How much of human behavior comes from a need for a sense of control? More than you might want to believe. When it comes to health, money, love or safety, people get very insecure. We want more control, and this drive can take us to some unhappy places.
Posted in healing, Uncategorized
Tagged anxiety, bankers, control, cooperation, courage, doctors, Eisenstein, Israel, money, police, psychology, Sacred Economics, war
“This has not been easy,” my friend Marlon said. “But after 29 years I can tell you, the worst day out here is better than the best day in prison. I’ve come a long way.”
In 2014, I wrote about Marlon’s impending release, his struggle to come home, and the challenges he still faced. Two years later, he has accomplished astonishing things.
Marlon’s story inspires me from two sides. He has received blessings and help from the world, and he has transformed himself. His patience and persistence made people want to help him. His energy, flexibility and determination enabled him to benefit from their help.
As Laurel Mellin wrote in The Solution, “Nobody is going to rescue you from your life.” But you can rescue yourself, and when you try, the world may help you in unexpected ways. It’s working that way for Marlon.
Lately my newsfeed on Facebook has been painful to read. FB sends me stories of war, of death and political corruption. They make me feel bad, yet they keep sending them.
Why? Because I’m telling them to. Facebook is a bunch of computers. They are programmed to send me more of what I like. How do they know what I like? Because when they send stories about police violence or Palestine, I am likely to click on them. I’m more likely to interact with them with a comment or a “like.” The computers even measure how much time I spend looking at a picture or video and include that data in their analysis of me.
Last week was a hard one on Planet Earth. News came of 500 African refugees drowning in the Mediterranean. On the same newsfeed, I saw a report of the death by global warming of the Great Barrier Reef near Australia, the world’s largest living thing.
The Great Barrier Reef in happier days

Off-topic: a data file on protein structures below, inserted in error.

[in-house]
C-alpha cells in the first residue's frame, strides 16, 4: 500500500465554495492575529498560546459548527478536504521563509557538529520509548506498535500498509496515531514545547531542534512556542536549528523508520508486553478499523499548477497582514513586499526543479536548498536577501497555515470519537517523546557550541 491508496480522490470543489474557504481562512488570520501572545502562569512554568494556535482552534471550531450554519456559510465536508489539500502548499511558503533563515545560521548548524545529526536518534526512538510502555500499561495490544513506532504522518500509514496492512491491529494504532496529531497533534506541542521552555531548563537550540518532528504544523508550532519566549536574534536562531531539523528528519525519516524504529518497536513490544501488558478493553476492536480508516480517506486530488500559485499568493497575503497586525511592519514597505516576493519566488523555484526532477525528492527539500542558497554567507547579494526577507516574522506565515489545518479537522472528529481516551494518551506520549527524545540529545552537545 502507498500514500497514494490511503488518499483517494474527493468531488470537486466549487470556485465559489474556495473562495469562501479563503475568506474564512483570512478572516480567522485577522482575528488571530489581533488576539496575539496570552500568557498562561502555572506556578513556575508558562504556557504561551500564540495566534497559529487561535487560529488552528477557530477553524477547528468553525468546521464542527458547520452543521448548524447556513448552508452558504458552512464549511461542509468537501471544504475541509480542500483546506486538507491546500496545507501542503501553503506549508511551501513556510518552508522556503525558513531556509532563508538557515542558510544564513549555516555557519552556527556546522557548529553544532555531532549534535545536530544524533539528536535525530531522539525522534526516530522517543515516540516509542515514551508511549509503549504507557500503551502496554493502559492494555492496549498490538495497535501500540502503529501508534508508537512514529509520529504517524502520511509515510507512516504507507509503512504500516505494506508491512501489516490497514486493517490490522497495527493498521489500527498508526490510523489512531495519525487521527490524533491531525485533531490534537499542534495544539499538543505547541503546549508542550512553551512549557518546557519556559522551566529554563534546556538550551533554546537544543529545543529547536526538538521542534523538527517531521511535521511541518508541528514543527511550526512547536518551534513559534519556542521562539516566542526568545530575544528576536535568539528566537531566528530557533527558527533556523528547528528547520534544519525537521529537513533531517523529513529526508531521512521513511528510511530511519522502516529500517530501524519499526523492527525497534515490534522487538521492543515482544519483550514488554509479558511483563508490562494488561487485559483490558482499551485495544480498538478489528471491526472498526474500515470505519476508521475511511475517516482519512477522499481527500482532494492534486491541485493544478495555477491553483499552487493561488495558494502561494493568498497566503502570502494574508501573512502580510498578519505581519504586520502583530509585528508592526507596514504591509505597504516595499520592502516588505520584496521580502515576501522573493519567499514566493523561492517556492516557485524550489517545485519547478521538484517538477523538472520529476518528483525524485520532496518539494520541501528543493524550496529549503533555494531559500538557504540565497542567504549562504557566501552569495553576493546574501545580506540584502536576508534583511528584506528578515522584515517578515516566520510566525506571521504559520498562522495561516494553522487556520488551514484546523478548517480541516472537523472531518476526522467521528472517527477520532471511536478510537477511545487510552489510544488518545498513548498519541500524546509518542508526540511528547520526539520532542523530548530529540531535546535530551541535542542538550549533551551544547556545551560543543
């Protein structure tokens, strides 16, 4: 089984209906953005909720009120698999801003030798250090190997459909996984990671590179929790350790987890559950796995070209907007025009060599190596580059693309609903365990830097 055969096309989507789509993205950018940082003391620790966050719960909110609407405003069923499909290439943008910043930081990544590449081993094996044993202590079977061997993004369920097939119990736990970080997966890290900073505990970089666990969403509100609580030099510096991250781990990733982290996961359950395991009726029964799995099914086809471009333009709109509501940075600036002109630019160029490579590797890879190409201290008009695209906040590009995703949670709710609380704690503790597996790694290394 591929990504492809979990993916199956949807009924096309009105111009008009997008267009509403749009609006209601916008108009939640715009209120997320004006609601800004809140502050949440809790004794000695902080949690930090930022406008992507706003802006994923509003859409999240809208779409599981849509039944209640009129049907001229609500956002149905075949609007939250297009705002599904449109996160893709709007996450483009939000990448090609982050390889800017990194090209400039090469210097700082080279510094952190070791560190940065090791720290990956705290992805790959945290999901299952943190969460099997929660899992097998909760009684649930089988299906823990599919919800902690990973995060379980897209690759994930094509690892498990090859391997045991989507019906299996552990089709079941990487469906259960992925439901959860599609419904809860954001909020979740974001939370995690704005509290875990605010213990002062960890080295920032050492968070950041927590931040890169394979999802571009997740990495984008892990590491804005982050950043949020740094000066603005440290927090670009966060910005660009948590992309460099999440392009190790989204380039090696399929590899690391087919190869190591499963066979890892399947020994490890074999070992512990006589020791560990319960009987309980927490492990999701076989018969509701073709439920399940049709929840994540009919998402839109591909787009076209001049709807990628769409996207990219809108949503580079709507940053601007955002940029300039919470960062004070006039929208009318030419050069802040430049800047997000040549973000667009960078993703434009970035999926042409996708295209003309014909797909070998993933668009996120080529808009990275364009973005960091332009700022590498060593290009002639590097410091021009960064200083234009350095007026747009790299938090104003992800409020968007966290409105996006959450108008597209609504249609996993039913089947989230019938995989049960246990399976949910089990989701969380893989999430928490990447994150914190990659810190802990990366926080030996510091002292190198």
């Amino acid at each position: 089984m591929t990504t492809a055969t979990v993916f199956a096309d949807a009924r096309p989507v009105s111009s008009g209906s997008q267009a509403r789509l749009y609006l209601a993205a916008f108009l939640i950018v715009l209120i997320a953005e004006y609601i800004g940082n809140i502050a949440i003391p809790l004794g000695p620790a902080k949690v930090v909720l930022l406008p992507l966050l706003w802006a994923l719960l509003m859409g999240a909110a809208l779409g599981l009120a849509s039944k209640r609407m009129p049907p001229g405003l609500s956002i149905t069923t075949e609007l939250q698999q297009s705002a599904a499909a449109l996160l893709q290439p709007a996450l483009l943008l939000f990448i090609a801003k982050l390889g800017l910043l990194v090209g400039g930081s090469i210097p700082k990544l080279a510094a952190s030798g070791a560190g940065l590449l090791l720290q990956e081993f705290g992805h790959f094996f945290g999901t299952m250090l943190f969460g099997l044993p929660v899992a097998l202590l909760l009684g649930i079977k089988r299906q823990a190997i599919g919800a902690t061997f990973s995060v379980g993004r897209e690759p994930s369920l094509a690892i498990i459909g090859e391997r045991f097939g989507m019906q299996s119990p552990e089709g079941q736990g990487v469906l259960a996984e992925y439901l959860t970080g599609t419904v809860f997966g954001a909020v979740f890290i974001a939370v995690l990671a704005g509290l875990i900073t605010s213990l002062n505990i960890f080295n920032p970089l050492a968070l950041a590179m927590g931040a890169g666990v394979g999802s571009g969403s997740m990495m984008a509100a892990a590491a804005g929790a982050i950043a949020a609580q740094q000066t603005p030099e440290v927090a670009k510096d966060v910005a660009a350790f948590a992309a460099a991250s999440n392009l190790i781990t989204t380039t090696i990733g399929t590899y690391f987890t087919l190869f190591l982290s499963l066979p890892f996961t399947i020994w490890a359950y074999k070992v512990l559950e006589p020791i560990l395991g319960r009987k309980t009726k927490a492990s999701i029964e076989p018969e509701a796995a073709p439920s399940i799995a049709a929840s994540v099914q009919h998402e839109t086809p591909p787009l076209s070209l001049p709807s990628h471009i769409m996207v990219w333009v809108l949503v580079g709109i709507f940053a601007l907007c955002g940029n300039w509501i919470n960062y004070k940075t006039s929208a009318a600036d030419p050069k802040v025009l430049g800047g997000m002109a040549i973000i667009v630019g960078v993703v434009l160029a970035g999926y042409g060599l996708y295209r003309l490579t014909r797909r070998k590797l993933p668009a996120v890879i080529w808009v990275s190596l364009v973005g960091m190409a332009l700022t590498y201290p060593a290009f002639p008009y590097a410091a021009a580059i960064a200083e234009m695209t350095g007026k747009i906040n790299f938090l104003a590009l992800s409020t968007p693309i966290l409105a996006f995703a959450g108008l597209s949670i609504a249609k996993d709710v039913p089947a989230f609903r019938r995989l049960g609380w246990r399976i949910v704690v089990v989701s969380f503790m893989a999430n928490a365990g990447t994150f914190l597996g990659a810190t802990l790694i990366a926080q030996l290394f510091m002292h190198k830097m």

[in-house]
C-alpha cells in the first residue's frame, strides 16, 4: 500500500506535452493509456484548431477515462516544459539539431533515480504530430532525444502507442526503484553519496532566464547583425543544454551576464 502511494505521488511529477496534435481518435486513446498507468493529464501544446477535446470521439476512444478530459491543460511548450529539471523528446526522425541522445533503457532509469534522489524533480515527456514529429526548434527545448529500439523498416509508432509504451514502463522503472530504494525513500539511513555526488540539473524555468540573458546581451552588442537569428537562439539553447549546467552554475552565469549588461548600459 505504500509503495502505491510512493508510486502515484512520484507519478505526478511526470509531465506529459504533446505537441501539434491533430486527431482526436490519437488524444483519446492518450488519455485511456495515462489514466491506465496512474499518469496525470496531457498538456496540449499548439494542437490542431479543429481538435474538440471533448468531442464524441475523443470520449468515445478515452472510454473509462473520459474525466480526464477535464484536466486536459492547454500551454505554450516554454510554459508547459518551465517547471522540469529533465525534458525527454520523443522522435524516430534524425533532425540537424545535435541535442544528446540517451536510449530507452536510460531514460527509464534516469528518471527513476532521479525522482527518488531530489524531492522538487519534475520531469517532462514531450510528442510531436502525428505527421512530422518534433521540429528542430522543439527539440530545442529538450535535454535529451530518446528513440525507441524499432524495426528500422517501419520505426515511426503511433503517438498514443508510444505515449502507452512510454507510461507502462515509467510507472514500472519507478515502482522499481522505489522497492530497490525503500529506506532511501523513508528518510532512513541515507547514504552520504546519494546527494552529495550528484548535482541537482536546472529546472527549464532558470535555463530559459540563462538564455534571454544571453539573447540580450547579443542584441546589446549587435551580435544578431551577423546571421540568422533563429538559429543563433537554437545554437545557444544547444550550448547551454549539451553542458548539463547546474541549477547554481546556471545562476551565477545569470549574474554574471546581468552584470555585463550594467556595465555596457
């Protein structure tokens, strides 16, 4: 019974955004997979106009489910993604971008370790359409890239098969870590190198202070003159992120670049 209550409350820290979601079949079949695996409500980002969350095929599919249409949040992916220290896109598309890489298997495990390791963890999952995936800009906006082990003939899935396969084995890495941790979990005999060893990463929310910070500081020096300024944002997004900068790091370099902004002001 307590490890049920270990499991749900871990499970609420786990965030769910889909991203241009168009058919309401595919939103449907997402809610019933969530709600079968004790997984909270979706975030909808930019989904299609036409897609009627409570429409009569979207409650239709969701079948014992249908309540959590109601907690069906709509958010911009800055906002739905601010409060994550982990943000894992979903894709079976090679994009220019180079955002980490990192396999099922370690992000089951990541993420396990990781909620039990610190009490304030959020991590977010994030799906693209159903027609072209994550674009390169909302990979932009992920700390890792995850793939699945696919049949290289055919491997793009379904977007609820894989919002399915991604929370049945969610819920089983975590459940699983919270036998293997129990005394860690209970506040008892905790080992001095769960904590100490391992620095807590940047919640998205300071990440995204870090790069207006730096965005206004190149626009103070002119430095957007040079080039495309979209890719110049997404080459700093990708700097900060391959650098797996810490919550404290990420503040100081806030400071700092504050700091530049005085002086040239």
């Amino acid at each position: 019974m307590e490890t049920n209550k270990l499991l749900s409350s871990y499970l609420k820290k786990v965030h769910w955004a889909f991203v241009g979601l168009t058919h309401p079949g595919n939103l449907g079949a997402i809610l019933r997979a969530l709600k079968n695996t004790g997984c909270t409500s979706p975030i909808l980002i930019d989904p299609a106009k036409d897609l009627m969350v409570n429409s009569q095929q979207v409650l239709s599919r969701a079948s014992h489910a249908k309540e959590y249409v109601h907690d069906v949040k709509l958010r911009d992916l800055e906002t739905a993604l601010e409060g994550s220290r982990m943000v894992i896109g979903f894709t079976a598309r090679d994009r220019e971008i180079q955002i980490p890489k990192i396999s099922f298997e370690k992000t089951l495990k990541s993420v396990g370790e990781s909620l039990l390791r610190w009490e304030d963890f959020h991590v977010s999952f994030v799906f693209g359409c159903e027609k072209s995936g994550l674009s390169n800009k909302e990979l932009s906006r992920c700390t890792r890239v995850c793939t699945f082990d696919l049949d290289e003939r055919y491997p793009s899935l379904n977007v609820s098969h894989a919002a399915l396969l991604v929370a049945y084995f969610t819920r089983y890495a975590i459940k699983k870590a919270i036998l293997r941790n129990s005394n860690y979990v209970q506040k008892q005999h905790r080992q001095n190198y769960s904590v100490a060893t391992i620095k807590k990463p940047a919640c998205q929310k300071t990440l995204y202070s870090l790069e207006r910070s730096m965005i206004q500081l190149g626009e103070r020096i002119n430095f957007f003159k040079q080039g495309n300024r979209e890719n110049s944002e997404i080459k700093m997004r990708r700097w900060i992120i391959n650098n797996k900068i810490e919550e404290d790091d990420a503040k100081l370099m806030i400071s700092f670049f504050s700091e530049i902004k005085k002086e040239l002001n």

I grieved. Who wouldn’t be saddened by such enormous losses? I stayed sad for days. I tend to such reactions, but there was more going on, and it might be valuable to look at the causes.
“Name one thing that you can do better without thinking,” my science loving friend Parrish challenged. It took me a while to call them to mind, but here are five such things. It turns out a pretty important list. If you think all the time, you will miss out on the best life has to offer and cause a lot of grief in the process. Give your thinking brain some time off when you want to:
Neuroscientist Joseph LeDoux says “When we feel anxiety, fear, or depression, we cannot force our emotional brain to stop them.” No amount of thought can convince the emotional brain that things are all right. Because life was so dangerous for millions of years, brains evolved to put fear first, ahead of love, pleasure, and rationality. Fear bosses us around for a reason.
The single most mind-blowing factoid I ever heard – the human body produces about 2.4 million new red blood cells (RBCs) every…..second. Day and night, second after second, 2.4 million new life forms. There is more going on in your body at this very moment than in all of downtown Tokyo at rush hour.
Yesterday on Facebook, near the top of my newsfeed, I saw a post from a page called Disarm the Police in America. It started “The following families will have an empty chair at their Christmas dinner.” I clicked on it and found a long series of pictures of victims of police shootings. Under each one, page host Rick Hill had written: “Our family will keep your family in our prayers.” In the comments under each post, a woman named Patricia had typed “JUSTICE for (the person pictured.”) In some cases, family members of victims had commented things like “Thanks everyone for your support.” “Still fighting for justice,” “It still hurts.”
On and on for at least 30 people whose cases Disarm the Police are following. I was sobbing after the first three, but I couldn’t stop reading. I’m crying about it now, just thinking about it. But that brings up the question, why was I reading it? Why couldn’t I stop? It’s not like reading their stories was doing the families any good. I wasn’t learning anything new. These were just 30 cases out of thousands in the USA and thousands more worldwide.
All I was getting out of it was sadness. So why look?